By Zachary Gabriel Green
An ambitious and innovative initiative of Self-Reliant Initiatives Through Joint Action (SRIJAN) is the launch of the Buddha Fellowship. Graduates of the prestigious India Institute of Management (IIM) are invited to apply for a two-year program that fosters leadership and entrepreneurship to address issues in the development sector. There are 11 Buddha Fellows in the inaugural class. The program has already received media attention with a recent article touting how these Fellows have given up “high-paying salaries to transform countless lives.”
IMAGO accompanies SRIJAN by offering the leadership development training component of the program at the quarterly reflections of the Fellowship. The IMAGO workshops take an “inside-out” approach based in an adaptive leadership orientation. The Fellows are supported in looking at their personal strengths and growth edges when working through thorny rural issues. Perhaps most important, the Buddha Fellows learn the skills to look beyond technical fixes to recognize when they are facing adaptive challenges for which different leadership strategies are needed.
Each quarterly training session begins in helping the Fellows increase their reflective capacity. They participate in and develop the skills to conduct effective dialogue, often needed in equal measure when working with rural farmers as well as their government counterparts. The leadership approach adapts a traits-based model where the Fellows identify the qualities that guide their action—and where they are challenged and need further development. Through case studies, simulations, and role plays the Fellows explore ways to address shared dilemmas and likely scenarios they will encounter in their development entrepreneurial efforts. The aim of these sessions is more than problem-solving, as the focus is also on building the cohort into community of practice that will eventually lead a development sector professional network that is cohesive and sustainable.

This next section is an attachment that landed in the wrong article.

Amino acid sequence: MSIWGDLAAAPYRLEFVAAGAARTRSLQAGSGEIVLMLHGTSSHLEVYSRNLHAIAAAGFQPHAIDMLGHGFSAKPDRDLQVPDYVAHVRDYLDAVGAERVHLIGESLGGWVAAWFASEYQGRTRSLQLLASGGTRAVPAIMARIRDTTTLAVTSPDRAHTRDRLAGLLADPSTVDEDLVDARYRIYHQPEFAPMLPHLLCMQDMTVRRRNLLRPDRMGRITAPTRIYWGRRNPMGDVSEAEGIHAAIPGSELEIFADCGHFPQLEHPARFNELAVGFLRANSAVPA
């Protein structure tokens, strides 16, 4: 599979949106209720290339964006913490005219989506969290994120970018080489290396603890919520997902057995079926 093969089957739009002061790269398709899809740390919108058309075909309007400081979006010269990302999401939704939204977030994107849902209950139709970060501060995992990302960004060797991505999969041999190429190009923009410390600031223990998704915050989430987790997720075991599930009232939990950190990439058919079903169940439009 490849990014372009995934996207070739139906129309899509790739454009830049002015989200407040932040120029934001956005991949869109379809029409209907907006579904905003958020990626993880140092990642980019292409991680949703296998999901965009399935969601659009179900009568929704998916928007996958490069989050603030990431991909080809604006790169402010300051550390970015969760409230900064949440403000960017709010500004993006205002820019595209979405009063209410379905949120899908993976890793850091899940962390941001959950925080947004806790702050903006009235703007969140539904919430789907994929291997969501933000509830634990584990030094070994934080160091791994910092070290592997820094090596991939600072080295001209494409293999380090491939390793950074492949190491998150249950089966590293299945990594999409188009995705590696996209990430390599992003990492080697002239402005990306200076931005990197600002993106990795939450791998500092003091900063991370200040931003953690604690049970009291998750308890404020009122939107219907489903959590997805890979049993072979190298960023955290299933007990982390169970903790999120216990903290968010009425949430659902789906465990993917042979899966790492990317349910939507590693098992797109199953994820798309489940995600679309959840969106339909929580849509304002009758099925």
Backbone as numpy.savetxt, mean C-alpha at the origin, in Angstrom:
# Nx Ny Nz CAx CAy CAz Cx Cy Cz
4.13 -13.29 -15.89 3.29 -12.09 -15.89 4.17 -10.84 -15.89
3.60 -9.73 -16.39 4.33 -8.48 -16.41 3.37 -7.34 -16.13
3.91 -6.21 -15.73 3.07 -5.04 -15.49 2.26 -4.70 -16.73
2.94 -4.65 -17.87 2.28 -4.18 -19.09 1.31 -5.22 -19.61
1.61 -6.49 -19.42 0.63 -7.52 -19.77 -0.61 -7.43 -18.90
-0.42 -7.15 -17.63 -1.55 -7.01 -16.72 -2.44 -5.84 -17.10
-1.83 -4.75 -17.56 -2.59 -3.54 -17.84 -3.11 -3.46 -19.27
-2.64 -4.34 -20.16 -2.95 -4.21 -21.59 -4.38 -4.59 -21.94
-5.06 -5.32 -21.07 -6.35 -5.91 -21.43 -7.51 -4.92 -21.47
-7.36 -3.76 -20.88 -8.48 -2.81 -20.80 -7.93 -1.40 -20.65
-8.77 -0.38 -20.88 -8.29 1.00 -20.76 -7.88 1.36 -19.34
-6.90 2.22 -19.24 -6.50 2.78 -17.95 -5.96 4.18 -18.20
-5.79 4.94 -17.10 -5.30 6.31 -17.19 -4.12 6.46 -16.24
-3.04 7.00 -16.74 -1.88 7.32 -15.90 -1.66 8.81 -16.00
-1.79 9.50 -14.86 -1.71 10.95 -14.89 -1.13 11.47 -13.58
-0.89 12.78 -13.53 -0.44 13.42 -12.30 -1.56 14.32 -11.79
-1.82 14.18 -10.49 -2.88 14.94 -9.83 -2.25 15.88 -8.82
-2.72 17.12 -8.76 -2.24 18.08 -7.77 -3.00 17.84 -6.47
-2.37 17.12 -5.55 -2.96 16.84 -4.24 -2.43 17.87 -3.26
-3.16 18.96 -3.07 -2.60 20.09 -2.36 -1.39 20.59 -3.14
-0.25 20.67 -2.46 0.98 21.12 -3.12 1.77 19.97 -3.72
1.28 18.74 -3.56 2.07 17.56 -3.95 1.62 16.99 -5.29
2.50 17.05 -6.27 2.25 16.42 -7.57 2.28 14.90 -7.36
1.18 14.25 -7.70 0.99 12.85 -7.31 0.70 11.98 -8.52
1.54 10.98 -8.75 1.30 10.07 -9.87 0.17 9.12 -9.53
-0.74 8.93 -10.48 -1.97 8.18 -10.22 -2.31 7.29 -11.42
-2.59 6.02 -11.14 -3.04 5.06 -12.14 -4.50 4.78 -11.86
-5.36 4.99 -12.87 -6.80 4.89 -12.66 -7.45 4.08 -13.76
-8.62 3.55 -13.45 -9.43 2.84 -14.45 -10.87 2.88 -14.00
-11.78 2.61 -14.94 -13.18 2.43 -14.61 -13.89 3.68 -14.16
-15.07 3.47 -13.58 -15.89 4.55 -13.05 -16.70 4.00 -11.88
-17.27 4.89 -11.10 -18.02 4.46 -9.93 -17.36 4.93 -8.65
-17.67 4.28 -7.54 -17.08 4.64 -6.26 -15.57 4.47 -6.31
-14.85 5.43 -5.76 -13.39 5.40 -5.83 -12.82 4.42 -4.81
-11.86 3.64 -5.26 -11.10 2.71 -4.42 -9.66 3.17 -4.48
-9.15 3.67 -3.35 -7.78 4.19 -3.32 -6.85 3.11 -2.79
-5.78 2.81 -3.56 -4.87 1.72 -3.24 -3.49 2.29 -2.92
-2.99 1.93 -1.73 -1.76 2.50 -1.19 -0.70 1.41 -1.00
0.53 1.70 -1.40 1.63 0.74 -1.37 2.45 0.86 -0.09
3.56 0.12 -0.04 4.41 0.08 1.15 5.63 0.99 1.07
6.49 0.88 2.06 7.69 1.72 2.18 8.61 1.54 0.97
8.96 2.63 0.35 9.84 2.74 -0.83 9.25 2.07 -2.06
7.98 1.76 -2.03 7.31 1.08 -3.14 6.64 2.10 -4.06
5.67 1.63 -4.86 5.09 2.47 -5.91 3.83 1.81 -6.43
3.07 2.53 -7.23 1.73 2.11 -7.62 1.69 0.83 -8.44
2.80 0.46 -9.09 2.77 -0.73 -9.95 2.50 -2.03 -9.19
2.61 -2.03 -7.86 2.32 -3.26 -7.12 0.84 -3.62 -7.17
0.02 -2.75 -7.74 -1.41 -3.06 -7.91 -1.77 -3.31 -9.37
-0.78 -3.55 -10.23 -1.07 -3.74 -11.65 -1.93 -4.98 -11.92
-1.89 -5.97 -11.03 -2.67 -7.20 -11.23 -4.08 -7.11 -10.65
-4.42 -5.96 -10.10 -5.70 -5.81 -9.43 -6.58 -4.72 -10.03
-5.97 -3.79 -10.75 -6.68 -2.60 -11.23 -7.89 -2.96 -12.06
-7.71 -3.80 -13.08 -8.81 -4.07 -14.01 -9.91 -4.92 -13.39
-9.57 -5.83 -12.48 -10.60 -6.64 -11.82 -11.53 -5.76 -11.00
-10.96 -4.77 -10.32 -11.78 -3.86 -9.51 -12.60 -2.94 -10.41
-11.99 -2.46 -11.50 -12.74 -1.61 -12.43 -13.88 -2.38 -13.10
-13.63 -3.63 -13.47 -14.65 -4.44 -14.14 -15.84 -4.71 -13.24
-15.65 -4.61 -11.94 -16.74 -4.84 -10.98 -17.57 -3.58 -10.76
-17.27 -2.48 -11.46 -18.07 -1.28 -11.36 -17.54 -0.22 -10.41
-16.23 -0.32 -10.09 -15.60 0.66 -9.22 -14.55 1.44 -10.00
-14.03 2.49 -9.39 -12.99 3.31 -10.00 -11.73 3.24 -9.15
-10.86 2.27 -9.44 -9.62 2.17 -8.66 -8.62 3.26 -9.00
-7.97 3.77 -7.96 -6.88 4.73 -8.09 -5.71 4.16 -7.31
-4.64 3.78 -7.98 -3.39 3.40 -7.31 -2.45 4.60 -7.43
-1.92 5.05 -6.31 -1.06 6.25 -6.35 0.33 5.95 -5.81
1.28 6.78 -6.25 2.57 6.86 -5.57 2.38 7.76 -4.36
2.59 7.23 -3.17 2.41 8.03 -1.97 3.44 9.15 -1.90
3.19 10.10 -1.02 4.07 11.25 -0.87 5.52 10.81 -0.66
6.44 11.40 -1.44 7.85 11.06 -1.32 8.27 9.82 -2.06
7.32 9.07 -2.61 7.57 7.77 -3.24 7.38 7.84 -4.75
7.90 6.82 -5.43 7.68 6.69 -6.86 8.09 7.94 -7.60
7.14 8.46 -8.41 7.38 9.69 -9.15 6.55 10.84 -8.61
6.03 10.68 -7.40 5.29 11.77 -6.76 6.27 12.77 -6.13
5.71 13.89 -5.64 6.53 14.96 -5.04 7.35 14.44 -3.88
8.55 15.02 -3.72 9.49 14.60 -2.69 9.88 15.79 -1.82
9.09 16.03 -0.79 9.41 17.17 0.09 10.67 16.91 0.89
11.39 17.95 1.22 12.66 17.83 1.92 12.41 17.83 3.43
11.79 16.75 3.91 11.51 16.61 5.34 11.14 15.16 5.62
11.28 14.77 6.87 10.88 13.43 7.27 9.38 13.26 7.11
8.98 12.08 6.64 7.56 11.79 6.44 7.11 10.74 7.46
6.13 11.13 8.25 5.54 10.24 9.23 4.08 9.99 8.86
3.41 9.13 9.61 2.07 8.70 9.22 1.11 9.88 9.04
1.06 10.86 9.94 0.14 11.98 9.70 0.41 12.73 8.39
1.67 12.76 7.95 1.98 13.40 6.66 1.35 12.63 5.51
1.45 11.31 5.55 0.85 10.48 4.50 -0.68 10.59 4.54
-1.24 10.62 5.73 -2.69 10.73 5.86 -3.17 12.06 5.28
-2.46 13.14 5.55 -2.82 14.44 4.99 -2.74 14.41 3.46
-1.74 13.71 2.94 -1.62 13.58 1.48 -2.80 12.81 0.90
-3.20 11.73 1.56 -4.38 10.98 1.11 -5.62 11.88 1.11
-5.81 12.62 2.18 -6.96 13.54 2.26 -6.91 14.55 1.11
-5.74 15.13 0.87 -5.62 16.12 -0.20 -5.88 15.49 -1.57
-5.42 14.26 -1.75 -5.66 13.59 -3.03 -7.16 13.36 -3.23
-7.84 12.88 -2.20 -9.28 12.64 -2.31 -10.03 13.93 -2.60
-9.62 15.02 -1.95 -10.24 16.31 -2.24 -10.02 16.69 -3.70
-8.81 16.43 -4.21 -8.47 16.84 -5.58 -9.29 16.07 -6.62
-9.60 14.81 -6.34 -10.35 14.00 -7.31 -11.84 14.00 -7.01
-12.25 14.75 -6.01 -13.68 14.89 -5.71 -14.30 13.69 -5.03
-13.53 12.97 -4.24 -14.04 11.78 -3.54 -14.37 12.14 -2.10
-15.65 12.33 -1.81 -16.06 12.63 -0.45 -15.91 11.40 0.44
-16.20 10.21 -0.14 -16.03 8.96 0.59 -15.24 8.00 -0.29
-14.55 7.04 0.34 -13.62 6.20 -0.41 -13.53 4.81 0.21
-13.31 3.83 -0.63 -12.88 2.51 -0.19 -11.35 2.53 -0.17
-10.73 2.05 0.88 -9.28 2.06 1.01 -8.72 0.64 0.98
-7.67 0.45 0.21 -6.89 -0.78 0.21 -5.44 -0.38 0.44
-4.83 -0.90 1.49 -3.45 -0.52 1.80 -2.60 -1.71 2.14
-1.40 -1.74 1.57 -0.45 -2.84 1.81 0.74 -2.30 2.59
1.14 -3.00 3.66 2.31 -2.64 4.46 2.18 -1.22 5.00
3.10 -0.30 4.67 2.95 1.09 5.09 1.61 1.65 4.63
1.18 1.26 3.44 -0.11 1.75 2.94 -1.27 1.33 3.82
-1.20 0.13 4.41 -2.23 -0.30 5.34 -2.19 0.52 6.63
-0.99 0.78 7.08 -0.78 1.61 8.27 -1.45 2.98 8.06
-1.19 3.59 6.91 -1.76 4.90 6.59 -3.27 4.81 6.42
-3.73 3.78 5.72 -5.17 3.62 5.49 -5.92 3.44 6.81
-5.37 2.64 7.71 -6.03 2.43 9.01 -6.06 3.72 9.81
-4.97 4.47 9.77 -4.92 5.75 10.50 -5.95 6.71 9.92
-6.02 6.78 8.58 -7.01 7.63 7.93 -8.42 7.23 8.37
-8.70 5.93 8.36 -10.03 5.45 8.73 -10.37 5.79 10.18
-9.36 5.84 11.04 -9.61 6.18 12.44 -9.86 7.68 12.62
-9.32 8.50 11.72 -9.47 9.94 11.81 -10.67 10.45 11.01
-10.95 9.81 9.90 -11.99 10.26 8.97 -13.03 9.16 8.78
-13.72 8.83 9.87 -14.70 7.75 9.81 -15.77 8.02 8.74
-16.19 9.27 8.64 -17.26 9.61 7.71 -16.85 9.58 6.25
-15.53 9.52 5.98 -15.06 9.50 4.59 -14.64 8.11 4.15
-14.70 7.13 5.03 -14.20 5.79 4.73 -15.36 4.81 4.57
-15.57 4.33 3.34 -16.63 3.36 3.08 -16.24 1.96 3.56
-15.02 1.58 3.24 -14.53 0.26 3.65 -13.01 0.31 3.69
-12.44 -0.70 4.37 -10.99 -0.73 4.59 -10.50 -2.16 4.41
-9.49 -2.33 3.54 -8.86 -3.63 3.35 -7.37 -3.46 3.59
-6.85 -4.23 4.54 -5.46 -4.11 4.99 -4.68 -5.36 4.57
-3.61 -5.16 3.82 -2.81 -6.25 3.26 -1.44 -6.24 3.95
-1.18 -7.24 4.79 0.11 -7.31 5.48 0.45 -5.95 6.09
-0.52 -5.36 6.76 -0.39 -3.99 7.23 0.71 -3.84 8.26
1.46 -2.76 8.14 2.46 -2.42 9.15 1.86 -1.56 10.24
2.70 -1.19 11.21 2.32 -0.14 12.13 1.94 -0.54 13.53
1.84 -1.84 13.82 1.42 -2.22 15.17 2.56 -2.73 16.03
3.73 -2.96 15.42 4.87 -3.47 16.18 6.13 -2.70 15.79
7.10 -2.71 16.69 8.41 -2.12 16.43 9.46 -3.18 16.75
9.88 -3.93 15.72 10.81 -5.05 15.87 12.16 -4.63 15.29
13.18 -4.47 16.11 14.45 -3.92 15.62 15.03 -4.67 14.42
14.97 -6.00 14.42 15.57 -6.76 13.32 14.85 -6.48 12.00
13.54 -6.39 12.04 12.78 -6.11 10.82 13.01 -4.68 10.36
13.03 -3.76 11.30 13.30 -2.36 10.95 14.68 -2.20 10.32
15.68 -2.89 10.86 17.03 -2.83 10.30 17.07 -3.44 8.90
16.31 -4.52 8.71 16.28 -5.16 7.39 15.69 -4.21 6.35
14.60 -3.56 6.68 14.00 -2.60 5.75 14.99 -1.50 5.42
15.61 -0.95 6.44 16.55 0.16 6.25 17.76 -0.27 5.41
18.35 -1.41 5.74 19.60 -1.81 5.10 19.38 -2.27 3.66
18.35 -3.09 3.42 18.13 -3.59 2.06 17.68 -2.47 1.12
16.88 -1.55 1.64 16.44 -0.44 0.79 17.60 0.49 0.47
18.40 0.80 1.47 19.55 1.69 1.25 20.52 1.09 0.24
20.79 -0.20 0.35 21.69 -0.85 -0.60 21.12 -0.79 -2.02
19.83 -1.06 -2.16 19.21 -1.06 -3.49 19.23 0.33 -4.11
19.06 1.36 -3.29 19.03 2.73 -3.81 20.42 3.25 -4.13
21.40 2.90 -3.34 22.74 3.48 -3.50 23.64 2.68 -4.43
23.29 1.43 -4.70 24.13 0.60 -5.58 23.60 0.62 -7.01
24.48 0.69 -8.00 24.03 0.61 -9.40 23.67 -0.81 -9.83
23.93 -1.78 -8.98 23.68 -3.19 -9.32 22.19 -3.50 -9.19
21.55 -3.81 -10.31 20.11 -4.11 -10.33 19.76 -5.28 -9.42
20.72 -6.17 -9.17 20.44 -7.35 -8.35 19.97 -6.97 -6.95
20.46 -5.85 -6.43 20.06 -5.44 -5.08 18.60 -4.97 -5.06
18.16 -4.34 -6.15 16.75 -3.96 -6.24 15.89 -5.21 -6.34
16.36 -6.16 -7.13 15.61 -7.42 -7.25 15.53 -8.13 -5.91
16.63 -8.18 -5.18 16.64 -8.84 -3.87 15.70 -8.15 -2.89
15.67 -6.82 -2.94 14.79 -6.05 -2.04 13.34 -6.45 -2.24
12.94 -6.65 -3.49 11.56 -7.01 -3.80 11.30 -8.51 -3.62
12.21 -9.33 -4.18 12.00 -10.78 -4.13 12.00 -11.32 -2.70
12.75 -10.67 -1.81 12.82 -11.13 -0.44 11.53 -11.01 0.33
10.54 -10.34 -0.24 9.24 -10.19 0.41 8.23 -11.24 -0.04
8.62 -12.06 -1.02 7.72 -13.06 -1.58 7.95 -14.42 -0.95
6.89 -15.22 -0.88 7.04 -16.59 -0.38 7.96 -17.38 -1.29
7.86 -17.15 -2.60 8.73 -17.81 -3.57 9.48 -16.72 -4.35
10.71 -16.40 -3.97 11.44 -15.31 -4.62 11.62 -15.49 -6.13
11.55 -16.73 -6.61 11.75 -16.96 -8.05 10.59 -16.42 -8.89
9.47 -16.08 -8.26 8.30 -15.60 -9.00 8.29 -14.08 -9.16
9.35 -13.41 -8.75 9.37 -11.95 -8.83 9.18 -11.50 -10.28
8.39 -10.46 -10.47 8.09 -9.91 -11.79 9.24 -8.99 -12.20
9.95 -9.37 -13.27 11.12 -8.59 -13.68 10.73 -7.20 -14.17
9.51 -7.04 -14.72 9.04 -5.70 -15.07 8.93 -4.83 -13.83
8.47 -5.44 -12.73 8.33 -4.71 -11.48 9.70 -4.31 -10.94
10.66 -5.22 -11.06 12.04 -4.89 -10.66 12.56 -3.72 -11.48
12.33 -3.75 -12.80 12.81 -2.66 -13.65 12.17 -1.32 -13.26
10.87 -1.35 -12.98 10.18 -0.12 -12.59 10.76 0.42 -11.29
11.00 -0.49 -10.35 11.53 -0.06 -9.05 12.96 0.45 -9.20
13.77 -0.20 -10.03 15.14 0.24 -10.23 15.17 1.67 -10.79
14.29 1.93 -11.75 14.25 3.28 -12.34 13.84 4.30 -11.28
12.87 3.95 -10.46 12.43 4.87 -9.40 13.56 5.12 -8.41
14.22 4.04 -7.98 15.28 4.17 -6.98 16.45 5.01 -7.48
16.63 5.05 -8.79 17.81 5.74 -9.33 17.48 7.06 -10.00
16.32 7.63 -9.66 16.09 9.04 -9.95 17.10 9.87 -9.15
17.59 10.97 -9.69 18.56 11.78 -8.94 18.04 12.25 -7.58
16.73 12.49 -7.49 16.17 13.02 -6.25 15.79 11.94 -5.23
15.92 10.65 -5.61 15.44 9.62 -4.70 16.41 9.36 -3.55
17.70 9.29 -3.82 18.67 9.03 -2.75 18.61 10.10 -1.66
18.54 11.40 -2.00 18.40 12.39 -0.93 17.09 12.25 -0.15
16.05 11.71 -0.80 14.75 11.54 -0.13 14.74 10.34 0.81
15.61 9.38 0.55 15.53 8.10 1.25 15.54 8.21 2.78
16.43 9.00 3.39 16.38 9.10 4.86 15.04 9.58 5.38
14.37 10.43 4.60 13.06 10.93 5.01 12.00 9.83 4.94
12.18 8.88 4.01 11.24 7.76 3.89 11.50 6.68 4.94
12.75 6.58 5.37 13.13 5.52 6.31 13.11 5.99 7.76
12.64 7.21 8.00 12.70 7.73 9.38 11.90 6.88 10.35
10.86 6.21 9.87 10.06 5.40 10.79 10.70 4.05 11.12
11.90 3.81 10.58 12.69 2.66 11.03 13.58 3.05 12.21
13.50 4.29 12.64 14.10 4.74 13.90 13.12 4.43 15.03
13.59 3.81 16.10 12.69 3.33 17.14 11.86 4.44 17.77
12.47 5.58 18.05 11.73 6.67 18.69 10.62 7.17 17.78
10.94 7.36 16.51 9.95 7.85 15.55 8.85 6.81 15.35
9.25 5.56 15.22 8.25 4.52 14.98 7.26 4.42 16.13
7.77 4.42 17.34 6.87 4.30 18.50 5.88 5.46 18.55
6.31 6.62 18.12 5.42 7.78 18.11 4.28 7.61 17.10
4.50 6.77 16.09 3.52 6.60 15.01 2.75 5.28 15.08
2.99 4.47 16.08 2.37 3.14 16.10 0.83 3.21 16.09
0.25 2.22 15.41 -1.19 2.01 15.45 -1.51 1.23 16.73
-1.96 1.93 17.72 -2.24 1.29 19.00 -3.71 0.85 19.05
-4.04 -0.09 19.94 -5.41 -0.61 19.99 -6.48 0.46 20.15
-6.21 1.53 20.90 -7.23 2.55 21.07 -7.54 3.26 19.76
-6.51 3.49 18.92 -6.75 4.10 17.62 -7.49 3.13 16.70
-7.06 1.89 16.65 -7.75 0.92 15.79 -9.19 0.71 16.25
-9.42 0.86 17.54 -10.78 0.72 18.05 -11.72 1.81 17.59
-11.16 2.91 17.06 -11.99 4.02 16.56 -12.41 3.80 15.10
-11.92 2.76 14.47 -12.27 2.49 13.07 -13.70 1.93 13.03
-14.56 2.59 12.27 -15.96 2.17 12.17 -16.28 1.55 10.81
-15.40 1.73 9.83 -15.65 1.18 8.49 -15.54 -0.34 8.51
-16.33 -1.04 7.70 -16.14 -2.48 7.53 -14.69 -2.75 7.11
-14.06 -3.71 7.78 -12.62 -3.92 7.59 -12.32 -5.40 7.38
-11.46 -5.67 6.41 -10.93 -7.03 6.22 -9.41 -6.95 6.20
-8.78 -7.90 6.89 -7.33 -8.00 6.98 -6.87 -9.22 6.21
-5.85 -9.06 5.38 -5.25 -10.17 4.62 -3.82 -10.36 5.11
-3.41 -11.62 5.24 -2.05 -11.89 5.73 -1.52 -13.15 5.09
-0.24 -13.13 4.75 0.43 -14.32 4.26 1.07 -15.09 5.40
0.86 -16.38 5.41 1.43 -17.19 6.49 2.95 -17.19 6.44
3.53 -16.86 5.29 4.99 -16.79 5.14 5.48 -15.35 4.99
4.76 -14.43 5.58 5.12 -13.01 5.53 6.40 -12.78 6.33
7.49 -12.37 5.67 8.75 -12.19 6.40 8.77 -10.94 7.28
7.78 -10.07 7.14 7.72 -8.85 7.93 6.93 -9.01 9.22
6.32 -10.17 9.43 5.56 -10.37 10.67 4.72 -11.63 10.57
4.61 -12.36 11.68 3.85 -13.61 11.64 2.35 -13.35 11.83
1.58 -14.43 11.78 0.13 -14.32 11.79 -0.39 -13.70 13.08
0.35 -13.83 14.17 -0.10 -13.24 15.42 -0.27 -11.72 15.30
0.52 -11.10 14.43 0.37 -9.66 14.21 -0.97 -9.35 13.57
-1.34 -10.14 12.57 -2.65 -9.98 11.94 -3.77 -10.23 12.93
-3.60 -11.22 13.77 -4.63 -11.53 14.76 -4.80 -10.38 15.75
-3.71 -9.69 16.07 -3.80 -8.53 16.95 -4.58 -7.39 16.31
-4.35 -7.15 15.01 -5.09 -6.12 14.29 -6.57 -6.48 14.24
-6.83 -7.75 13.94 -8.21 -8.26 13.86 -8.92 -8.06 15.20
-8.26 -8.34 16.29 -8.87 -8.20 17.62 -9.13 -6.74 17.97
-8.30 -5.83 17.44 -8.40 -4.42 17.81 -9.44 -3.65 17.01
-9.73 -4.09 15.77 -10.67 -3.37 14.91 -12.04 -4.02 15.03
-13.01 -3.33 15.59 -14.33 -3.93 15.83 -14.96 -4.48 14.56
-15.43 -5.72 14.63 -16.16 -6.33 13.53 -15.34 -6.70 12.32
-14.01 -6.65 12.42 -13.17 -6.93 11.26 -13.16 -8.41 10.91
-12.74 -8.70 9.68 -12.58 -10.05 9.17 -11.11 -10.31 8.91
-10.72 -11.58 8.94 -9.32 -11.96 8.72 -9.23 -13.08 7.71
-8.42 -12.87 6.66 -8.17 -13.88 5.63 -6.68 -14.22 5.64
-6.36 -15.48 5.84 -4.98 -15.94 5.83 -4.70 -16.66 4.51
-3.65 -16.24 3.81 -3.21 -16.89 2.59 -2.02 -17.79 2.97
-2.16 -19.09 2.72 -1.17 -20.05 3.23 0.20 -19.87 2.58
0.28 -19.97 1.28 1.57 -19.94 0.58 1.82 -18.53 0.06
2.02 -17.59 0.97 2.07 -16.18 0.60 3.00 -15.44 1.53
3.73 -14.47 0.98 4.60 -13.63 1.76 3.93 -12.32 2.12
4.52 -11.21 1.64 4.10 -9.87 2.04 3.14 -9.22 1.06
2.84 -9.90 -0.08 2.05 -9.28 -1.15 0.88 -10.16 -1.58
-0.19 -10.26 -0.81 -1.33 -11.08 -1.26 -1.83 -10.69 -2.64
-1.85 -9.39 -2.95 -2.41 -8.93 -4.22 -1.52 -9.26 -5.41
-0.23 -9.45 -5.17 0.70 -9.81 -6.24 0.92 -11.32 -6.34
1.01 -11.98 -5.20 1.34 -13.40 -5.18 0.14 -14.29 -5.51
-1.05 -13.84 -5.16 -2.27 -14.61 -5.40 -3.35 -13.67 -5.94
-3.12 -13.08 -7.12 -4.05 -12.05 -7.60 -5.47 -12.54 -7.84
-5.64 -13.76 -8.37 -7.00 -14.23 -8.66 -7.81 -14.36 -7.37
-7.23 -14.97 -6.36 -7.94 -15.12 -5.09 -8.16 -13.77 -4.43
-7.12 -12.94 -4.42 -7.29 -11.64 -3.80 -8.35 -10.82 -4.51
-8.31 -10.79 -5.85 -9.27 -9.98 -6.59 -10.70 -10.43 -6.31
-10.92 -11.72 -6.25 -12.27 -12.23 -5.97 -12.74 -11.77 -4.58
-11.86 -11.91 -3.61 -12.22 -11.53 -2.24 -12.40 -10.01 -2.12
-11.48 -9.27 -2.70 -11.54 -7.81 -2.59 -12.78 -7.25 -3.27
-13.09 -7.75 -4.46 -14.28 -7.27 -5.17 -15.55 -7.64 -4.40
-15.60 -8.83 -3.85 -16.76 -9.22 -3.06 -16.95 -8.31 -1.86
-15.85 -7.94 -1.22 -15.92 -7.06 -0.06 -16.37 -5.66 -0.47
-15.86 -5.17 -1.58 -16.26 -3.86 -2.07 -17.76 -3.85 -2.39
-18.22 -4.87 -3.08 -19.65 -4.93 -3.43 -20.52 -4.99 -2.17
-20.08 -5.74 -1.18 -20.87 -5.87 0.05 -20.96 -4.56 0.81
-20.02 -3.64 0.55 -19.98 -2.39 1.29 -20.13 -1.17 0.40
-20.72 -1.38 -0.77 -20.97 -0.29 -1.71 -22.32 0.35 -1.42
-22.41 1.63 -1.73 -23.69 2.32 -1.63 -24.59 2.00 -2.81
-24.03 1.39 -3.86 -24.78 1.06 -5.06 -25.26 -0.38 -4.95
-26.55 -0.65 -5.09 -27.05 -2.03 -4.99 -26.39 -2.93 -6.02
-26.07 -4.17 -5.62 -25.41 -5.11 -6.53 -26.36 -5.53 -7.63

The Buddha Fellows face growing pains, as the program requires each to have a field immersion experience to better understand and have greater empathy for the rural families their efforts will touch. While the Fellows bring expertise in supply chain management, profit margin calculations, distribution modeling and the like to their development entrepreneurship, they report being challenged most by the complexity of the human dimension of their work. IMAGO takes these concerns and offers modules on organizational development, team effectiveness, and conflict management.
In terms of organizational development, the Fellows are introduced to the Five Dysfunctions of a Team model. The gaps in mutual accountability have been identified as one area that slows their work. As such they created their own accountability matrix with monthly check-ins to support one another in making progress. In a similar way, the Fellows have been working with measures of Emotional Intelligence. In this area, there was frustration expressed by Fellows when confronted with the difference between their intellectual mastery of the dimensions of EQ and the how of the lived practice when working in the field. In future sessions, more work is requested on how to foster emotional regulation rooted in self-management as well as the kinds of skills needed to deepen self-awareness.
IMAGO has an opportunity going forward to continue to co-create this innovative model of leadership development. With the program gaining well-deserved attention from the executives the World Bank, the Gates Foundation, and the Axis Bank Foundation, there are eyes on the readiness to bring the prototype of this program to a larger scale. As it is the aim to promote the leadership development of 100 Buddha Fellows in five years who in turn support 5000 families to improve their livelihoods, IMAGO stands ready to be there every step of the way.
Posted by Zachary Gabriel Green on Thursday, November 2, 2017